Deakin University
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Global, regional, and national comparative risk assessment of 84 behavioural, environmental and occupational, and metabolic risks or clusters of risks for 195 countries and territories, 1990–2017: a systematic analysis for the Global Burden of Disease Study 2017

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posted on 2018-11-10, 00:00 authored by J D Stanaway, A Afshin, E Gakidou, S S Lim, D Abate, K H Abate, C Abbafati, N Abbasi, H Abbastabar, F Abd-Allah, J Abdela, A Abdelalim, I Abdollahpour, R S Abdulkader, M Abebe, Z Abebe, S F Abera, O Z Abil, H N Abraha, A R Abrham, L J Abu-Raddad, N M Abu-Rmeileh, M M K Accrombessi, D Acharya, P Acharya, A A Adamu, A A Adane, O M Adebayo, R A Adedoyin, V Adekanmbi, Z Ademi, O O Adetokunboh, M G Adib, A Admasie, J C Adsuar, K A Afanvi, M Afarideh, G Agarwal, A Aggarwal, S A Aghayan, A Agrawal, S Agrawal, A Ahmadi, M Ahmadi, H Ahmadieh, M B Ahmed, A N Aichour, I Aichour, M T E Aichour, M E Akbari, T Akinyemiju, N Akseer, Z Al-Aly, A Al-Eyadhy, H M Al-Mekhlafi, F Alahdab, K Alam, S Alam, T Alam, A Alashi, S M Alavian, K A Alene, K Ali, S M Ali, M Alijanzadeh, R Alizadeh-Navaei, S M Aljunid, A Alkerwi, F Alla, U Alsharif, K Altirkawi, N Alvis-Guzman, A T Amare, W Ammar, N H Anber, J A Anderson, C L Andrei, S Androudi, M D Animut, M Anjomshoa, M G Ansha, J M Antó, C A T Antonio, P Anwari, L T Appiah, S C Y Appiah, J Arabloo, O Aremu, J Ärnlöv, A Artaman, K K Aryal, H Asayesh, Z Ataro, M Ausloos, E F G A Avokpaho, A Awasthi, B P Ayala Quintanilla, R Ayer, T B Ayuk, P S Azzopardi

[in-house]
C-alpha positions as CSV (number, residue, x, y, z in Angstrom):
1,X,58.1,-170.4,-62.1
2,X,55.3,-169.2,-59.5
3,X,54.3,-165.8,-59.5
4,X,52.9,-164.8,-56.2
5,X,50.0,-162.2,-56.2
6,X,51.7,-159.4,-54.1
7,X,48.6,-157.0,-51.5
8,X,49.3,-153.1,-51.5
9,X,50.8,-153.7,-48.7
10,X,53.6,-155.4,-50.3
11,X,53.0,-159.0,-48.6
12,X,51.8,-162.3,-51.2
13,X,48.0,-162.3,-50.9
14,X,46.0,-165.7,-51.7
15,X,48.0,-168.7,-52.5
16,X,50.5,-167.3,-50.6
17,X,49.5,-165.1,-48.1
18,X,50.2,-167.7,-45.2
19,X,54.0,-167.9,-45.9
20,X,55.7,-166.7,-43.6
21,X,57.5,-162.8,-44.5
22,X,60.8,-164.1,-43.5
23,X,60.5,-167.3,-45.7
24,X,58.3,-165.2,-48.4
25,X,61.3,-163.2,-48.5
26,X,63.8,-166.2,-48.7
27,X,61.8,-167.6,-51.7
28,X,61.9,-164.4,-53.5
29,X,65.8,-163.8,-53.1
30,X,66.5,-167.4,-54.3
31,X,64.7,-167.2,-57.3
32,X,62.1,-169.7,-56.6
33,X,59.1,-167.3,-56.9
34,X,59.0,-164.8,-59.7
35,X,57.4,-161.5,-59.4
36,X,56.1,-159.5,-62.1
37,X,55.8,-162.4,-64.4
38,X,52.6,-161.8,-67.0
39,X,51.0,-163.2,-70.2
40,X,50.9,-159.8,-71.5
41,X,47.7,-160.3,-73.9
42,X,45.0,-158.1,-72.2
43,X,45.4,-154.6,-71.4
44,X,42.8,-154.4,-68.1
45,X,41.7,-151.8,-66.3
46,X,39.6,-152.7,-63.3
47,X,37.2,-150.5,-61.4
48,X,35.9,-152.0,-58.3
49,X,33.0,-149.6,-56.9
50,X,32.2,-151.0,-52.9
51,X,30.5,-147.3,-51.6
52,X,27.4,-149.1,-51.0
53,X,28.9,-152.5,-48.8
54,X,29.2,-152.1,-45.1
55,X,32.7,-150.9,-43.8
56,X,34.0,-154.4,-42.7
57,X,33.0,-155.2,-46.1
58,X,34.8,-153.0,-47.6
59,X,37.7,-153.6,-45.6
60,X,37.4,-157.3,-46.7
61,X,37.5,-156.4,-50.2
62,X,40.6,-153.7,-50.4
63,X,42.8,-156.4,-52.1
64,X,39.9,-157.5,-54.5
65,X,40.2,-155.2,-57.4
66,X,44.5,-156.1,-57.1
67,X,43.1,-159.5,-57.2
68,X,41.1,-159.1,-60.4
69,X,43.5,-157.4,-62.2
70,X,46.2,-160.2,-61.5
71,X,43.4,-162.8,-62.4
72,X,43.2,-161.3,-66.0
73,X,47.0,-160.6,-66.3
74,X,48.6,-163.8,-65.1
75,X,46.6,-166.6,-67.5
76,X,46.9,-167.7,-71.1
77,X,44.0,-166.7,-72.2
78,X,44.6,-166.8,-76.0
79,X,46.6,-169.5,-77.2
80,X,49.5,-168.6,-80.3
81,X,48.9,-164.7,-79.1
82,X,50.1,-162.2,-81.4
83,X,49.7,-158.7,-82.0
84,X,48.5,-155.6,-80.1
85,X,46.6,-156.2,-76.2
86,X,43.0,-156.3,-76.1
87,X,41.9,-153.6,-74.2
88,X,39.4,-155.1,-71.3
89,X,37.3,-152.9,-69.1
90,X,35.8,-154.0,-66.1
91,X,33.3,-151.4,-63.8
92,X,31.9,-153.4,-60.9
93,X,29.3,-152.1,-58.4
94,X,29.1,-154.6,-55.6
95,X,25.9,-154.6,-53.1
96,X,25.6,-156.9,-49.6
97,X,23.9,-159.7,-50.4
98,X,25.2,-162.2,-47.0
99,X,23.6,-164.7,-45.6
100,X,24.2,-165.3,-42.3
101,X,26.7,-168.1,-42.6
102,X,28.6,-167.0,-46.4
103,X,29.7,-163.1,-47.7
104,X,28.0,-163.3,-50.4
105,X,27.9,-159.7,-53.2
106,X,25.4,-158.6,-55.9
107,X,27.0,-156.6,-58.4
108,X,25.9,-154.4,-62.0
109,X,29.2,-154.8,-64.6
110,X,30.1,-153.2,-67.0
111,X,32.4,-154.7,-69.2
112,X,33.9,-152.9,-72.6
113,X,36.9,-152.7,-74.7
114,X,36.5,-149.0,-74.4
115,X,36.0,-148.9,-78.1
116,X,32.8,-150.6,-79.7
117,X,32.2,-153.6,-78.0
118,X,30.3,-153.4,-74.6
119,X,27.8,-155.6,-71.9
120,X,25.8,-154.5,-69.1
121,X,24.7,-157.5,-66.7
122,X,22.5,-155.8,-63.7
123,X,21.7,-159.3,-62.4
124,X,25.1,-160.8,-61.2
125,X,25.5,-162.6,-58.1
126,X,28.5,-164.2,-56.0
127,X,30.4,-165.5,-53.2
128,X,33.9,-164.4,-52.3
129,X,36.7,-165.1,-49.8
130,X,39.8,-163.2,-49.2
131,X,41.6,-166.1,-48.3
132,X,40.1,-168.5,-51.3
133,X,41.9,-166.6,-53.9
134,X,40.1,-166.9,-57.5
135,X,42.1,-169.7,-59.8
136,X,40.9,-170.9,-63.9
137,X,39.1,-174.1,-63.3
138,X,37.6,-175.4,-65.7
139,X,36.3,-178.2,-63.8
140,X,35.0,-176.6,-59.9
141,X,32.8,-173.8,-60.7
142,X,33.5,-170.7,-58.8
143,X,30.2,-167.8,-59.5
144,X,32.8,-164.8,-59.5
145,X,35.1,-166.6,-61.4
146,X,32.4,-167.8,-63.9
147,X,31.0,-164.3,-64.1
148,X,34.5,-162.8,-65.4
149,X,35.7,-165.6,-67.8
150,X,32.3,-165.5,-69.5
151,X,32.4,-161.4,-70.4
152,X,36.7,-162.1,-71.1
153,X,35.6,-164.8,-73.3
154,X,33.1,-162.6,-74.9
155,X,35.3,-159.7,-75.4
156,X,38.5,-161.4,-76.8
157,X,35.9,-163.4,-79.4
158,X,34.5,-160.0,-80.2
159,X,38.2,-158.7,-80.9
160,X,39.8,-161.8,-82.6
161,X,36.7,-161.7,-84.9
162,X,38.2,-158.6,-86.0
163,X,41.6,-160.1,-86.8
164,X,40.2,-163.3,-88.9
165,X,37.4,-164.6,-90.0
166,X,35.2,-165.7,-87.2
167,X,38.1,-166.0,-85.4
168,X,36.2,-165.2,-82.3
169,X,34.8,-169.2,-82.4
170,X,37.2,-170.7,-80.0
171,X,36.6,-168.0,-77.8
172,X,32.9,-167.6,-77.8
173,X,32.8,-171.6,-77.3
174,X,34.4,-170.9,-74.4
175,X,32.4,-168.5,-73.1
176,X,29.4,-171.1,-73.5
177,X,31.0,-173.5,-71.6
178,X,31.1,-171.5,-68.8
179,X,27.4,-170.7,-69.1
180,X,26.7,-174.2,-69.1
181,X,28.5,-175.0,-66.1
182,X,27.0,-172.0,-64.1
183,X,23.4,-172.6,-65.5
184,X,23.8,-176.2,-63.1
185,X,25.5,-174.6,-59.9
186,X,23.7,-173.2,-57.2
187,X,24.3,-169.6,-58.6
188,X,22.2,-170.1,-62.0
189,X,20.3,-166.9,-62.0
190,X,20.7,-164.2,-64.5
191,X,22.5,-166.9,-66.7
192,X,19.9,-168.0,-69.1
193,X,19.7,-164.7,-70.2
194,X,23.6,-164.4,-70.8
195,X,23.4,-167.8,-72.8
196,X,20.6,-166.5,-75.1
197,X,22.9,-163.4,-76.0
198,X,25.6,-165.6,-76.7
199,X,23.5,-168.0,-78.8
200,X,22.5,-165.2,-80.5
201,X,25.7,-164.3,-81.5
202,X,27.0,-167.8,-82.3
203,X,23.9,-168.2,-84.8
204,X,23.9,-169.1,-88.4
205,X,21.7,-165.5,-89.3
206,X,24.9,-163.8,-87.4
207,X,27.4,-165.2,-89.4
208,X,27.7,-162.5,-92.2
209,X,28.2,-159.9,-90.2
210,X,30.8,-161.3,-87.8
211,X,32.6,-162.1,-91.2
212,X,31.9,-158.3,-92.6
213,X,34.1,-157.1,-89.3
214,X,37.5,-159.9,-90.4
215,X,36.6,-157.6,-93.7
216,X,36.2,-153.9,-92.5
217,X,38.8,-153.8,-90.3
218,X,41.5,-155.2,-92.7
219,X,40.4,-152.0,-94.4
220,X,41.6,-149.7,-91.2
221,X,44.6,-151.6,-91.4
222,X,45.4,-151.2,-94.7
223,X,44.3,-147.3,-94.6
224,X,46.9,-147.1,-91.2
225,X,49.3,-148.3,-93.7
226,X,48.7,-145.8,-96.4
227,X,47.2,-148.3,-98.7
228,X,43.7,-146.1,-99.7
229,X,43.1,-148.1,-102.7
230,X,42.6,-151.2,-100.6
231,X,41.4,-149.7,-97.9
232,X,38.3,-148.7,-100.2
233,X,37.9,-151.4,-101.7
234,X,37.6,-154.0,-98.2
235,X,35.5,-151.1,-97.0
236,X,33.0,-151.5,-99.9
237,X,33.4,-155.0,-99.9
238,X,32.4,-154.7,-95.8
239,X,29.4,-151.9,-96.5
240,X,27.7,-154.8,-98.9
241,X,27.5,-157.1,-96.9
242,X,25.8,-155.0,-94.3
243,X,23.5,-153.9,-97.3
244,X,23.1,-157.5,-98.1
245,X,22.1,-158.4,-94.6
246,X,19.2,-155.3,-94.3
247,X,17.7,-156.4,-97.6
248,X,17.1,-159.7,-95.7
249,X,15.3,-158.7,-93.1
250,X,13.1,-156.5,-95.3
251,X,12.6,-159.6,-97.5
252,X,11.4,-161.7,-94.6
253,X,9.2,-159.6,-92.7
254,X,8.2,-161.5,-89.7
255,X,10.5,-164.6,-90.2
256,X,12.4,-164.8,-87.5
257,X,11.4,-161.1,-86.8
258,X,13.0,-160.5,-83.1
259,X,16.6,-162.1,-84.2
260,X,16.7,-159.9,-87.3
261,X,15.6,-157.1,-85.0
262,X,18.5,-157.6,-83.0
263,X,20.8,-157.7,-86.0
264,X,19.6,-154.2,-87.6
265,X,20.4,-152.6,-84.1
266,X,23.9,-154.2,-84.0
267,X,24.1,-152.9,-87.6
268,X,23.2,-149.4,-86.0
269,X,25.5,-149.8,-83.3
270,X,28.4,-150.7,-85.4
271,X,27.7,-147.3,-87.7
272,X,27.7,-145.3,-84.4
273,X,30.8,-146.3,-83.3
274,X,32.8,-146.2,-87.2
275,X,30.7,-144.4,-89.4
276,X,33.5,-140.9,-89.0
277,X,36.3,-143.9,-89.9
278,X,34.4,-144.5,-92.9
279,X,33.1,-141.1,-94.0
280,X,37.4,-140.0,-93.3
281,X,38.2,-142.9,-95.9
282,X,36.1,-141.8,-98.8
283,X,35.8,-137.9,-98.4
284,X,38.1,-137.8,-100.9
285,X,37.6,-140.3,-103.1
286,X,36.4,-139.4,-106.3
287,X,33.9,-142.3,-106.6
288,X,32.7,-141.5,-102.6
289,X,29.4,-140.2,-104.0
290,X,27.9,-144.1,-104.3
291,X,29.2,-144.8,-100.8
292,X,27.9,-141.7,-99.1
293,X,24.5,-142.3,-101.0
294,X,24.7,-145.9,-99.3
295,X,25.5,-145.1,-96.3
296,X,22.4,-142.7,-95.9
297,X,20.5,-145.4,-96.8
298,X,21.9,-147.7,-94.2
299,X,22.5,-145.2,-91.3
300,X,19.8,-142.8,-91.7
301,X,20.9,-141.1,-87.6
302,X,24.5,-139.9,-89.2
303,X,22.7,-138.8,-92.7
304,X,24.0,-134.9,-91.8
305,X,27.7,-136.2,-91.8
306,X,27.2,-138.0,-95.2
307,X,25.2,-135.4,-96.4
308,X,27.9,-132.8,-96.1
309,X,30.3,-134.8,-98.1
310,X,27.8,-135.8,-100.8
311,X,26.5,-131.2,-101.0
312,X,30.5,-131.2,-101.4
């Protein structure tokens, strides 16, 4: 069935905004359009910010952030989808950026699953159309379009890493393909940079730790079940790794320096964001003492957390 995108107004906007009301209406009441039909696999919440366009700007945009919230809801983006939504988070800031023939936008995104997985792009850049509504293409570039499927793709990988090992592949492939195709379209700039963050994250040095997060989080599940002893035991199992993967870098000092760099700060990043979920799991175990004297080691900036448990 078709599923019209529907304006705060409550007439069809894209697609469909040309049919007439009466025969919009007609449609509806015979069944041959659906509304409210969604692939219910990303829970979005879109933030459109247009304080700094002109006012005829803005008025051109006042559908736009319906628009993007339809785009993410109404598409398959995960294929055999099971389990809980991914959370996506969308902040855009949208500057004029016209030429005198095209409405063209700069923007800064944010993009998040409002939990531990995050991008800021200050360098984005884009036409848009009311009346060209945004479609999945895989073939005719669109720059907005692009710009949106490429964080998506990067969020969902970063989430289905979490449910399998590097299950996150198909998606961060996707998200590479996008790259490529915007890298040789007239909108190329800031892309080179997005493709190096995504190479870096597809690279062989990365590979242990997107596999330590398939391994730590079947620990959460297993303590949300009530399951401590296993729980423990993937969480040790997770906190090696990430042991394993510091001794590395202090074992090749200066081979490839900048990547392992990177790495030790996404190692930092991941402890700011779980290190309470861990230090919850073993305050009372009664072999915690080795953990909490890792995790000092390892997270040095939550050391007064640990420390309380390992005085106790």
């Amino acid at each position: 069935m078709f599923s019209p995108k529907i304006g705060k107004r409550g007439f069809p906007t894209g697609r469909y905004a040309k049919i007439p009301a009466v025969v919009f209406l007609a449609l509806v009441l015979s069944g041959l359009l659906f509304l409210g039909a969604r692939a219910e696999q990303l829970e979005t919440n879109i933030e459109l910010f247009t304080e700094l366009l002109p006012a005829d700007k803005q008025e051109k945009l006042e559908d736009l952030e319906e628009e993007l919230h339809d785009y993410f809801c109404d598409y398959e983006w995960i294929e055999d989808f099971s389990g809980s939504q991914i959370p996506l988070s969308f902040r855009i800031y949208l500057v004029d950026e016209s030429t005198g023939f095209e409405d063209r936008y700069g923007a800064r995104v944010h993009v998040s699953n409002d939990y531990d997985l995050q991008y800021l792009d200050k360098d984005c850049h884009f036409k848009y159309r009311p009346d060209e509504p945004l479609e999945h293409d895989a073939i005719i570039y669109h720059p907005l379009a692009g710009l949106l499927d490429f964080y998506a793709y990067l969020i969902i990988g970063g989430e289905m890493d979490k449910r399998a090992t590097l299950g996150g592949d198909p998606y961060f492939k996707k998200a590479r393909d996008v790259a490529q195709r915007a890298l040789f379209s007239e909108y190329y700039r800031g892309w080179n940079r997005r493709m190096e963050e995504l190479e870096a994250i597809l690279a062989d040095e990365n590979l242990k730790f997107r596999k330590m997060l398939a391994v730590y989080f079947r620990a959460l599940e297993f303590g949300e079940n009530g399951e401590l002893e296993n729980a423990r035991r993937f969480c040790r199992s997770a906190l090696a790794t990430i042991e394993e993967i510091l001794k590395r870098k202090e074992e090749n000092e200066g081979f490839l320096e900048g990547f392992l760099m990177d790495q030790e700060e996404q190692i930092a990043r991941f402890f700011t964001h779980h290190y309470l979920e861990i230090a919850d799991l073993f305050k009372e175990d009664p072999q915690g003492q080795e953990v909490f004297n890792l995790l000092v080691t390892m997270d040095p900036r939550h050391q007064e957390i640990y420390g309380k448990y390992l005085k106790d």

Background: The Global Burden of Diseases, Injuries, and Risk Factors Study (GBD) 2017 comparative risk assessment (CRA) is a comprehensive approach to risk factor quantification that offers a useful tool for synthesising evidence on risks and risk–outcome associations. With each annual GBD study, we update the GBD CRA to incorporate improved methods, new risks and risk–outcome pairs, and new data on risk exposure levels and risk–outcome associations. Methods: We used the CRA framework developed for previous iterations of GBD to estimate levels and trends in exposure, attributable deaths, and attributable disability-adjusted life-years (DALYs), by age group, sex, year, and location for 84 behavioural, environmental and occupational, and metabolic risks or groups of risks from 1990 to 2017. This study included 476 risk–outcome pairs that met the GBD study criteria for convincing or probable evidence of causation. We extracted relative risk and exposure estimates from 46 749 randomised controlled trials, cohort studies, household surveys, census data, satellite data, and other sources. We used statistical models to pool data, adjust for bias, and incorporate covariates. Using the counterfactual scenario of theoretical minimum risk exposure level (TMREL), we estimated the portion of deaths and DALYs that could be attributed to a given risk. We explored the relationship between development and risk exposure by modelling the relationship between the Socio-demographic Index (SDI) and risk-weighted exposure prevalence and estimated expected levels of exposure and risk-attributable burden by SDI. Finally, we explored temporal changes in risk-attributable DALYs by decomposing those changes into six main component drivers of change as follows: (1) population growth; (2) changes in population age structures; (3) changes in exposure to environmental and occupational risks; (4) changes in exposure to behavioural risks; (5) changes in exposure to metabolic risks; and (6) changes due to all other factors, approximated as the risk-deleted death and DALY rates, where the risk-deleted rate is the rate that would be observed had we reduced the exposure levels to the TMREL for all risk factors included in GBD 2017. Findings: In 2017, 34·1 million (95% uncertainty interval [UI] 33·3–35·0) deaths and 1·21 billion (1·14–1·28) DALYs were attributable to GBD risk factors. Globally, 61·0% (59·6–62·4) of deaths and 48·3% (46·3–50·2) of DALYs were attributed to the GBD 2017 risk factors. When ranked by risk-attributable DALYs, high systolic blood pressure (SBP) was the leading risk factor, accounting for 10·4 million (9·39–11·5) deaths and 218 million (198–237) DALYs, followed by smoking (7·10 million [6·83–7·37] deaths and 182 million [173–193] DALYs), high fasting plasma glucose (6·53 million [5·23–8·23] deaths and 171 million [144–201] DALYs), high body-mass index (BMI; 4·72 million [2·99–6·70] deaths and 148 million [98·6–202] DALYs), and short gestation for birthweight (1·43 million [1·36–1·51] deaths and 139 million [131–147] DALYs). In total, risk-attributable DALYs declined by 4·9% (3·3–6·5) between 2007 and 2017. In the absence of demographic changes (ie, population growth and ageing), changes in risk exposure and risk-deleted DALYs would have led to a 23·5% decline in DALYs during that period. Conversely, in the absence of changes in risk exposure and risk-deleted DALYs, demographic changes would have led to an 18·6% increase in DALYs during that period. The ratios of observed risk exposure levels to exposure levels expected based on SDI (O/E ratios) increased globally for unsafe drinking water and household air pollution between 1990 and 2017. This result suggests that development is occurring more rapidly than are changes in the underlying risk structure in a population. Conversely, nearly universal declines in O/E ratios for smoking and alcohol use indicate that, for a given SDI, exposure to these risks is declining. In 2017, the leading L









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